What is HDL Cholesterol?
HDL stands for high-density lipoproteins. It is called the “good” cholesterol as it carries cholesterol from different parts of your body back to your liver. Your liver then gets rid of the cholesterol out of your body.HDL protects you against heart disease via carrying the extra cholesterol out of your arteries, which lowers your risk of having a heart attack or stroke. The more HDL you have got, the higher. The workout can also increase your good cholesterol.
HDL is the smallest and densest of the lipoproteins, containing the highest percentage of protein to cholesterol. In a normal healthy person, HDL carries about 20-30% of total plasma cholesterol, while LDL (low-density lipoprotein or bad cholesterol) carries approximately 70%. HDL is important for the synthesis of steroid hormones however it is more famously known for its defensive function towards cardiovascular disease.
Reverse cholesterol transport
It is the method by which HDL removes extra cholesterol from tissues and arteries, and returns it back to the liver for recycling and excretion, interrupting the process of atherosclerosis (narrowing of the arteries) at key stages. Its protecting properties consist of anti-inflammatory activity, wherein it protects artery walls against LDL plus an anti- oxidative activity, which in combination, may directly slow atherosclerosis. Men and women have similar HDL levels however after puberty these stages decrease in men, and remain lower than those in women for all next age groups. Men also tend to have smaller sized particles compared to women. Current recommendations for HDL levels are as follows:-
In men, HDL levels must be above 1mmol/l and in women, HDL levels must be above 1.2mmol/l.
What are LDL and HDL Cholesterol?
High HDL levels:-
High HDL levels may be because of secondary causes which include excessive alcohol consumption, exercise and medicinal drug such as oral estrogen substitute. People with a Japanese ancestry are observed to have high HDL levels because of a genetic deficiency of a protein, the cholesterol ester transfer protein (CETP). Very high levels of HDL had been, reported to promote the development of atherosclerosis in some cases, and the mechanism of this effect is not clear.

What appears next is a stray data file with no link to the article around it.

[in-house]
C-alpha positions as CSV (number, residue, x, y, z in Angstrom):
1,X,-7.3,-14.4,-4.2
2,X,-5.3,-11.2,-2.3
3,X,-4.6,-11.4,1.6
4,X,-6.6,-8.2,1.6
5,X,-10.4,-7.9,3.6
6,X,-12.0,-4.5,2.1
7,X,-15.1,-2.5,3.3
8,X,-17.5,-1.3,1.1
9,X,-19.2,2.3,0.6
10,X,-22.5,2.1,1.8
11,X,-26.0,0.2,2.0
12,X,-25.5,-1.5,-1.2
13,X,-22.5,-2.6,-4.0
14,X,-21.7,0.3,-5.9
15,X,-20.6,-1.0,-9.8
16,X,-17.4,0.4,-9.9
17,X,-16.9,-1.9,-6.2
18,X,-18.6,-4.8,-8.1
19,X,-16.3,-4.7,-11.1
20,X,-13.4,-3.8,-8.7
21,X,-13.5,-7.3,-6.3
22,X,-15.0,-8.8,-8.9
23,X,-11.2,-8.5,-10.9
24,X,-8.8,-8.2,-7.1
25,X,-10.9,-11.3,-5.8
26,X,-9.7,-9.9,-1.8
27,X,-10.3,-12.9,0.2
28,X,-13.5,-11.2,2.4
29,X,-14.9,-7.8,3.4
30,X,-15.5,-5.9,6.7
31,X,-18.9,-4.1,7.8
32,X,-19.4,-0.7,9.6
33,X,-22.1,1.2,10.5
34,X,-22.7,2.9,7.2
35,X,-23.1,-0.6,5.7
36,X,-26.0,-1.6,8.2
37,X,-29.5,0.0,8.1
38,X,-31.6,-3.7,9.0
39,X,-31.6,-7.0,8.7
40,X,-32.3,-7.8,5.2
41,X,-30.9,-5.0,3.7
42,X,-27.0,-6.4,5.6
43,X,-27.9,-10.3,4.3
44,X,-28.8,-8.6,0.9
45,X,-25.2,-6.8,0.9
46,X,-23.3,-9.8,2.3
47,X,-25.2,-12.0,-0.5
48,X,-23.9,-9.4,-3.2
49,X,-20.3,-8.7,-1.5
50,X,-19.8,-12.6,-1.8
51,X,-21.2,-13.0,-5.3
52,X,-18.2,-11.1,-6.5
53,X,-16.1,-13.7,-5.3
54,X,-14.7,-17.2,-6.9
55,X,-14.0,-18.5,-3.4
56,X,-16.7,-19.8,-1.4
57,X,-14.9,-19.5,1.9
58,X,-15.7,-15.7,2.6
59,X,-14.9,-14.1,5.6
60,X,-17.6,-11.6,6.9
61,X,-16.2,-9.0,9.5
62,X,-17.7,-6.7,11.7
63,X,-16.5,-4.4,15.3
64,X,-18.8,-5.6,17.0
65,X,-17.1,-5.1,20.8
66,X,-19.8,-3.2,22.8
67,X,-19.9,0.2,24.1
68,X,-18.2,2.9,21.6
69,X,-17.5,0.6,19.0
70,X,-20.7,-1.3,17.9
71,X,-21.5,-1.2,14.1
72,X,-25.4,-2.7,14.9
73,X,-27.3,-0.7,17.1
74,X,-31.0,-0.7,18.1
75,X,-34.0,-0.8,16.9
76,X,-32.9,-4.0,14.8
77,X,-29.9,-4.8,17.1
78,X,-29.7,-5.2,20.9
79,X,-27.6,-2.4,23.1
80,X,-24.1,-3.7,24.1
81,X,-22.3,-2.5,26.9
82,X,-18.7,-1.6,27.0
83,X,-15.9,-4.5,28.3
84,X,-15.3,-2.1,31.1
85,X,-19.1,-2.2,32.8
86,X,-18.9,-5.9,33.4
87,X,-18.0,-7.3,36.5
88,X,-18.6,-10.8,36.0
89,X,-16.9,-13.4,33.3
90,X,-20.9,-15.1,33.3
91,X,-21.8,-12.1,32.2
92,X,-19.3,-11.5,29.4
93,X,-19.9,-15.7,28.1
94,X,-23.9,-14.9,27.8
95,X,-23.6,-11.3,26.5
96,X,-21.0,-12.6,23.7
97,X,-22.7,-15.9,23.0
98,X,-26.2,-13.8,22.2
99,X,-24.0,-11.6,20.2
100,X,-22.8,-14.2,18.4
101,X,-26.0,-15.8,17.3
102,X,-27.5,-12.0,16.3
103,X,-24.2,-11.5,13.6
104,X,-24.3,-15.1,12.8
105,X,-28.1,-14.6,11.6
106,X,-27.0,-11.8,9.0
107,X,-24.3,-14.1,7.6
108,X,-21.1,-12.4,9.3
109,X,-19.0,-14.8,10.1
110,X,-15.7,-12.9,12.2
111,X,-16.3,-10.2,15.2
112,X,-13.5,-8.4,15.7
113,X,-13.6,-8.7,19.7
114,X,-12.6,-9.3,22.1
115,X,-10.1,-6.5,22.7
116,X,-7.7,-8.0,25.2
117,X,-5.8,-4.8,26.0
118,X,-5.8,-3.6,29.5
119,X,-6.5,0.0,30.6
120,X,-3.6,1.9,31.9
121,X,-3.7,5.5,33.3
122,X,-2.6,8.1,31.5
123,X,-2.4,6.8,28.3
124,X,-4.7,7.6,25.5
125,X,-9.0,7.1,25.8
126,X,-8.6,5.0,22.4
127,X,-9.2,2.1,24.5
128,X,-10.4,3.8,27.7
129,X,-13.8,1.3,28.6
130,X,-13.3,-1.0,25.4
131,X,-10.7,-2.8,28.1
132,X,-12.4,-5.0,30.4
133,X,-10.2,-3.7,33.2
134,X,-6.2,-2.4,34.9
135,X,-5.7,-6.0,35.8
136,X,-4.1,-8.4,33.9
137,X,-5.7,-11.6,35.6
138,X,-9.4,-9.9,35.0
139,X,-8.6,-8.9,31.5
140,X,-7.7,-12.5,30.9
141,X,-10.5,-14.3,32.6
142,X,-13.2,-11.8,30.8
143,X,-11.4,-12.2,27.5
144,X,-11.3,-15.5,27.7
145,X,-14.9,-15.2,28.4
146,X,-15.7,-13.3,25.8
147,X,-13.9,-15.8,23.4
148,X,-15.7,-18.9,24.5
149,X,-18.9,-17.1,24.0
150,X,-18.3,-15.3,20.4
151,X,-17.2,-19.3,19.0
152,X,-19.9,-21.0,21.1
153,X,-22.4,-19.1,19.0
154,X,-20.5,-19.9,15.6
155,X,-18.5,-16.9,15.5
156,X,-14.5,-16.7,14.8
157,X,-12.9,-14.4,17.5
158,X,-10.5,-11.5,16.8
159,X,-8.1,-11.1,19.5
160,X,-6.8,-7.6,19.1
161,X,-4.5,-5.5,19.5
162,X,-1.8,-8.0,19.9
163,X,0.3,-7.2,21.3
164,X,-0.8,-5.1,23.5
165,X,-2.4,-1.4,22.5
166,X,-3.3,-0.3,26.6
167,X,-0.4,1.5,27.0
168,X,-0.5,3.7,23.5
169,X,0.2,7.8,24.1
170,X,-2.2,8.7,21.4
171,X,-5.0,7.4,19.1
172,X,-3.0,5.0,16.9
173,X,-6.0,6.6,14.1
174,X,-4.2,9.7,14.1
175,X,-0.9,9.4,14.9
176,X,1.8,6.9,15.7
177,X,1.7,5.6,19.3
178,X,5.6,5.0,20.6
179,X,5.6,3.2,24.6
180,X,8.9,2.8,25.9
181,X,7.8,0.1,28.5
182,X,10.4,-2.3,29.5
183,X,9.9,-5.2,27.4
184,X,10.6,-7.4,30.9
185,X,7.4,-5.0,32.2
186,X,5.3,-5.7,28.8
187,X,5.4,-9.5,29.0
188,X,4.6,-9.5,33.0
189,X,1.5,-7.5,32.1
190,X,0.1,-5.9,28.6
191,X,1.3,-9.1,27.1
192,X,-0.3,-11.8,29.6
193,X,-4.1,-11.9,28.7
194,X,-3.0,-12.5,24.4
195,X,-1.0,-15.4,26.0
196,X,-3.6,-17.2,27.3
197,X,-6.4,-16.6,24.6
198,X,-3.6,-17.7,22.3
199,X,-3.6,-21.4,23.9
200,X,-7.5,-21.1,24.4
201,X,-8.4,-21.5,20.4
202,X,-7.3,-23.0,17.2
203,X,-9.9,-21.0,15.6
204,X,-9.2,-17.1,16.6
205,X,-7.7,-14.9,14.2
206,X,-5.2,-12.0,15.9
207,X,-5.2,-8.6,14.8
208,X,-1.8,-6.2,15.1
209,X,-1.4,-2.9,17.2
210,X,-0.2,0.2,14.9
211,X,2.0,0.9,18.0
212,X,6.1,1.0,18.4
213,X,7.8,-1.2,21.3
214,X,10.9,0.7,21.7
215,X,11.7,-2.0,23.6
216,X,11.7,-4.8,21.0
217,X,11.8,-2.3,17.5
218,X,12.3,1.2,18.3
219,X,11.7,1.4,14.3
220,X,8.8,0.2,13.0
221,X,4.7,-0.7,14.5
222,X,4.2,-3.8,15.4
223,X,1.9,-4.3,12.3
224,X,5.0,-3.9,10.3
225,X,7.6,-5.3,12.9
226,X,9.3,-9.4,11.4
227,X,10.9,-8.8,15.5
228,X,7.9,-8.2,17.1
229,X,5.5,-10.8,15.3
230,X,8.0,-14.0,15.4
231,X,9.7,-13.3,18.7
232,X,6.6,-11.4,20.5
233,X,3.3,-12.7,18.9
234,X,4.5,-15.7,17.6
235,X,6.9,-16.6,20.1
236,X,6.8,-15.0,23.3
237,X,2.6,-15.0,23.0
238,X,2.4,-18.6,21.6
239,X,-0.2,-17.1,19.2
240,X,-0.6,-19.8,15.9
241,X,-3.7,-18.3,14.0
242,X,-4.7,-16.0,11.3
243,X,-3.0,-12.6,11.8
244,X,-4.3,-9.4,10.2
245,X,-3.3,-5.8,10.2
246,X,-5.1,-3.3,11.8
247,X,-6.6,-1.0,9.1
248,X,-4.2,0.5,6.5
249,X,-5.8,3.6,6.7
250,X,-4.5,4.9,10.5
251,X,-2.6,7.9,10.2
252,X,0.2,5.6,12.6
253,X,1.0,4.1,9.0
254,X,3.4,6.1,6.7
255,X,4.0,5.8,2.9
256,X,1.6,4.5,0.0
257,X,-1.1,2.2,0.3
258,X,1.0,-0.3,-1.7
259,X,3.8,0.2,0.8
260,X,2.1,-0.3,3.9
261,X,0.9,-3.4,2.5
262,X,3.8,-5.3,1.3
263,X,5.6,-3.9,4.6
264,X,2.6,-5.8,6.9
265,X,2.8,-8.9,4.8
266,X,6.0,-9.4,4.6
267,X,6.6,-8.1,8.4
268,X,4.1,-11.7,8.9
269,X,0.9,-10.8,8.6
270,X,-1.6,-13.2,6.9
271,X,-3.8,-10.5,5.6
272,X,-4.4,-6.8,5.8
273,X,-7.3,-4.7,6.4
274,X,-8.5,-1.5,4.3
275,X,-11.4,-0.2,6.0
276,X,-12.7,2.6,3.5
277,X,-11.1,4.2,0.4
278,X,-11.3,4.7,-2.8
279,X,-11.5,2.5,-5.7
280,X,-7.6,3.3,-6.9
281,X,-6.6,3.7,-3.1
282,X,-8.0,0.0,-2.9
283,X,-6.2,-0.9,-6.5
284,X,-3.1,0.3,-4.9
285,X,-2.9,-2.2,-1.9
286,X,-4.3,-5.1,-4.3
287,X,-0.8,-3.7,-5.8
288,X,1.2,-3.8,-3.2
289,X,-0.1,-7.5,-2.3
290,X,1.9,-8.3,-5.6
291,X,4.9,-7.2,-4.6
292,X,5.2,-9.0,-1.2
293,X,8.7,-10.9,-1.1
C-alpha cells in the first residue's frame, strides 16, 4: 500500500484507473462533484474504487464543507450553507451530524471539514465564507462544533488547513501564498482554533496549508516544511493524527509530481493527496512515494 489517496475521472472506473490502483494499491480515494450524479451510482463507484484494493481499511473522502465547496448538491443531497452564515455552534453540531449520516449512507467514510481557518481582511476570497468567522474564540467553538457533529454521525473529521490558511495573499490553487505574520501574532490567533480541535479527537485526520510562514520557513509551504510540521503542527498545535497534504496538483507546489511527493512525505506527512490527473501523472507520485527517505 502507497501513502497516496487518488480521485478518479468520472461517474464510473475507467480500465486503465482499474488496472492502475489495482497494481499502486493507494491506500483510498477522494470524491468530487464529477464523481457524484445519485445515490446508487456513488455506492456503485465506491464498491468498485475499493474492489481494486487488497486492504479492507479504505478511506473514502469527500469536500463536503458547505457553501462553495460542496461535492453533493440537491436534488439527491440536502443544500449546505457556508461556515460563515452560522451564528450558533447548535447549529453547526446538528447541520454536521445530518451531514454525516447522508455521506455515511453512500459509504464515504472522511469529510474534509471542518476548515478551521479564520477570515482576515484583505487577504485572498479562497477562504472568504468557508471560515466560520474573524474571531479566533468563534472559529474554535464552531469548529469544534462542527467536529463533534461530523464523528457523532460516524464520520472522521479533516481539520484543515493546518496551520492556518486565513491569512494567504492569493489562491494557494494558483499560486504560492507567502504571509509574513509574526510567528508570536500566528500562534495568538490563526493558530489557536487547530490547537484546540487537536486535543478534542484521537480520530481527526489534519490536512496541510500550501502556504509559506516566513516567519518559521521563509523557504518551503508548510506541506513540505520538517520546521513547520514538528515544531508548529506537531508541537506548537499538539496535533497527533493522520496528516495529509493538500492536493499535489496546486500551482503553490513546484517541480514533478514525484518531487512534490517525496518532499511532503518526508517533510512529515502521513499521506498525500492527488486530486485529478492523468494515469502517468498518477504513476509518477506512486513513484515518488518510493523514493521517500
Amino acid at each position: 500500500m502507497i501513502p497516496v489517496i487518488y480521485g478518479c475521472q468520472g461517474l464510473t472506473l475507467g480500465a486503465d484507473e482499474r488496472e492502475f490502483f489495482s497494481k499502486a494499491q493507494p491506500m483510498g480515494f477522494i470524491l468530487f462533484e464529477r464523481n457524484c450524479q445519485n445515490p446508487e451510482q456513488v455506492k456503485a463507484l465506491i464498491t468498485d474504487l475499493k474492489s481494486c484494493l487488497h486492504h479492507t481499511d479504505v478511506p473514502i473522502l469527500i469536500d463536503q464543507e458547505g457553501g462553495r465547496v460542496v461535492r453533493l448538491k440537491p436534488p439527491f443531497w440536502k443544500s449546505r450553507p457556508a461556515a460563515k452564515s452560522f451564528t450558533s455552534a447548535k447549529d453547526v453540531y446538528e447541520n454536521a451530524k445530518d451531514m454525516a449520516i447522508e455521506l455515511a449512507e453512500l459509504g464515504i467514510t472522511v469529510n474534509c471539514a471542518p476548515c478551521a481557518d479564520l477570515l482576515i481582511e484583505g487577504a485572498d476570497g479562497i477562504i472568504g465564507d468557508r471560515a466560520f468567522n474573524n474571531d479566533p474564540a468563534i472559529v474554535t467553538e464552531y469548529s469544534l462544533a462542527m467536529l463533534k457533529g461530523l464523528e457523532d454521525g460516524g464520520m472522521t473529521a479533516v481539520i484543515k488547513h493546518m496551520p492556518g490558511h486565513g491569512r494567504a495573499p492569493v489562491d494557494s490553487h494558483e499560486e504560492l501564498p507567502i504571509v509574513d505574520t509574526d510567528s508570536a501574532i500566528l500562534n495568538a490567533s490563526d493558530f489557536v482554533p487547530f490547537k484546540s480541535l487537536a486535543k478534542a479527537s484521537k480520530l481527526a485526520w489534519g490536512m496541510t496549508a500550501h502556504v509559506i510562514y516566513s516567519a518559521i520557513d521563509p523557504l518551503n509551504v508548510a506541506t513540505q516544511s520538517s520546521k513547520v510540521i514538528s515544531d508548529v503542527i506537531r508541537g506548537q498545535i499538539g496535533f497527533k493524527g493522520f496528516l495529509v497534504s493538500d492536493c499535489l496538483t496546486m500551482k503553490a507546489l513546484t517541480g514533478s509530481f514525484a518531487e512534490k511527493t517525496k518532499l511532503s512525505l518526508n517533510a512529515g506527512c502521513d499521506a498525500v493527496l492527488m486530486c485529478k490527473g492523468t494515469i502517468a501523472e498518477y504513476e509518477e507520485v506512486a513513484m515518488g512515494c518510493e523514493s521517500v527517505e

It is important to rule out secondary causes but also to decide whether or not a high level of HDL can be due to an inherited cause by looking at family records. A family history of longevity is reassuring whereas considered one of the early vascular diseases may additionally prompt referral to a specialist to decide if the high level of HDL is relevant to this and whether or not other family members must be, examined.
Low levels of HDL:-
Secondary causes include certain medicinal drugs, smoking, obesity, insulin resistant situations, and unique genetic mutations inclusive of Tangier disease. Medications which can reduce HDL ranges consist of beta blockers, thiazide diuretics, androgens, progestogens and anabolic steroids. In smoking, a chemical found in cigarettes, referred to as acrolein stops HDL from transporting LDL to the liver, leading to higher overall total cholesterol levels.
Stopping smoking can increase HDL levels via up to 10%. Insulin resistant conditions including the metabolic syndrome and type 2 diabetes have a couple of mild abnormalities in lipids, together with a pattern of high triglyceride levels, high LDL levels, and low HDL levels. LDL particles have a tendency to be more toxic to artery linings and reduce the useful effects of HDL. Tangier disease is a disorder that causes a complete absence or severe deficiency of HDL levels and LDL levels also are usually, reduced. A low HDL level is thought to accelerate the development of atherosclerosis because of an, impaired reverse cholesterol transport and the absence of its other protective effects.